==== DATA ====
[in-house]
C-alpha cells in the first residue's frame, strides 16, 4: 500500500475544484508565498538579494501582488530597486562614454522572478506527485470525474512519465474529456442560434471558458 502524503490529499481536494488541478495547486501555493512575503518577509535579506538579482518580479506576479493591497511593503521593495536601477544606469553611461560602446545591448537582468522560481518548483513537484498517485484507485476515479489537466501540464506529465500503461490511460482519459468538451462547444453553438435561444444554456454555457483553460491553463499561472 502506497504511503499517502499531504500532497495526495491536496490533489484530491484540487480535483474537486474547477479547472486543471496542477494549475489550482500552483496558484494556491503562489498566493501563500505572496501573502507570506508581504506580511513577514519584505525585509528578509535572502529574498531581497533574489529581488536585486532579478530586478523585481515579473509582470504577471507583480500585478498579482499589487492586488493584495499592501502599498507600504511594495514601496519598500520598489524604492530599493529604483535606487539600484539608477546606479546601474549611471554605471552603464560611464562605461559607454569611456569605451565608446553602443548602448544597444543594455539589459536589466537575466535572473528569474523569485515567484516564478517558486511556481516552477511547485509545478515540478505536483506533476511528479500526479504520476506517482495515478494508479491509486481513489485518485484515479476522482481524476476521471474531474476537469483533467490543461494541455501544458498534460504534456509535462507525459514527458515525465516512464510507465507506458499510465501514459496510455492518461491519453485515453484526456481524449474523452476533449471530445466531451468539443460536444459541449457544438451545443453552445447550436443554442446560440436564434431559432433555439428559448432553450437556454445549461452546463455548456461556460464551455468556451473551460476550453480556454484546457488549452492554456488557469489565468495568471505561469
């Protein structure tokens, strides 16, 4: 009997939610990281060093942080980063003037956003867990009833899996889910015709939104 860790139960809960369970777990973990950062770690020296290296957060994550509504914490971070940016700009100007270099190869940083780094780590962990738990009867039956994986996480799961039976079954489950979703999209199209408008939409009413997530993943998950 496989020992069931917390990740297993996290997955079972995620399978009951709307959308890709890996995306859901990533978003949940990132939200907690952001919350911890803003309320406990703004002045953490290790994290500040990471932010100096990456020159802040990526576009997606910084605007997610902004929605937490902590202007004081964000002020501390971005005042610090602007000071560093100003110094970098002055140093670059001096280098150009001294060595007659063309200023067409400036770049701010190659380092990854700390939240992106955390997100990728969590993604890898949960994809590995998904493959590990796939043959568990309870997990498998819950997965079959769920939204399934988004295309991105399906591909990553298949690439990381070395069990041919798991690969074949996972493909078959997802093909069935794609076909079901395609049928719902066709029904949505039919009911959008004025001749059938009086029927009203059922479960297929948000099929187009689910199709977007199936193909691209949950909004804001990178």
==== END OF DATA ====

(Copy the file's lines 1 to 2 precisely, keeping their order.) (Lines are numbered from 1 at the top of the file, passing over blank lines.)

[in-house]
C-alpha cells in the first residue's frame, strides 16, 4: 500500500475544484508565498538579494501582488530597486562614454522572478506527485470525474512519465474529456442560434471558458 502524503490529499481536494488541478495547486501555493512575503518577509535579506538579482518580479506576479493591497511593503521593495536601477544606469553611461560602446545591448537582468522560481518548483513537484498517485484507485476515479489537466501540464506529465500503461490511460482519459468538451462547444453553438435561444444554456454555457483553460491553463499561472 502506497504511503499517502499531504500532497495526495491536496490533489484530491484540487480535483474537486474547477479547472486543471496542477494549475489550482500552483496558484494556491503562489498566493501563500505572496501573502507570506508581504506580511513577514519584505525585509528578509535572502529574498531581497533574489529581488536585486532579478530586478523585481515579473509582470504577471507583480500585478498579482499589487492586488493584495499592501502599498507600504511594495514601496519598500520598489524604492530599493529604483535606487539600484539608477546606479546601474549611471554605471552603464560611464562605461559607454569611456569605451565608446553602443548602448544597444543594455539589459536589466537575466535572473528569474523569485515567484516564478517558486511556481516552477511547485509545478515540478505536483506533476511528479500526479504520476506517482495515478494508479491509486481513489485518485484515479476522482481524476476521471474531474476537469483533467490543461494541455501544458498534460504534456509535462507525459514527458515525465516512464510507465507506458499510465501514459496510455492518461491519453485515453484526456481524449474523452476533449471530445466531451468539443460536444459541449457544438451545443453552445447550436443554442446560440436564434431559432433555439428559448432553450437556454445549461452546463455548456461556460464551455468556451473551460476550453480556454484546457488549452492554456488557469489565468495568471505561469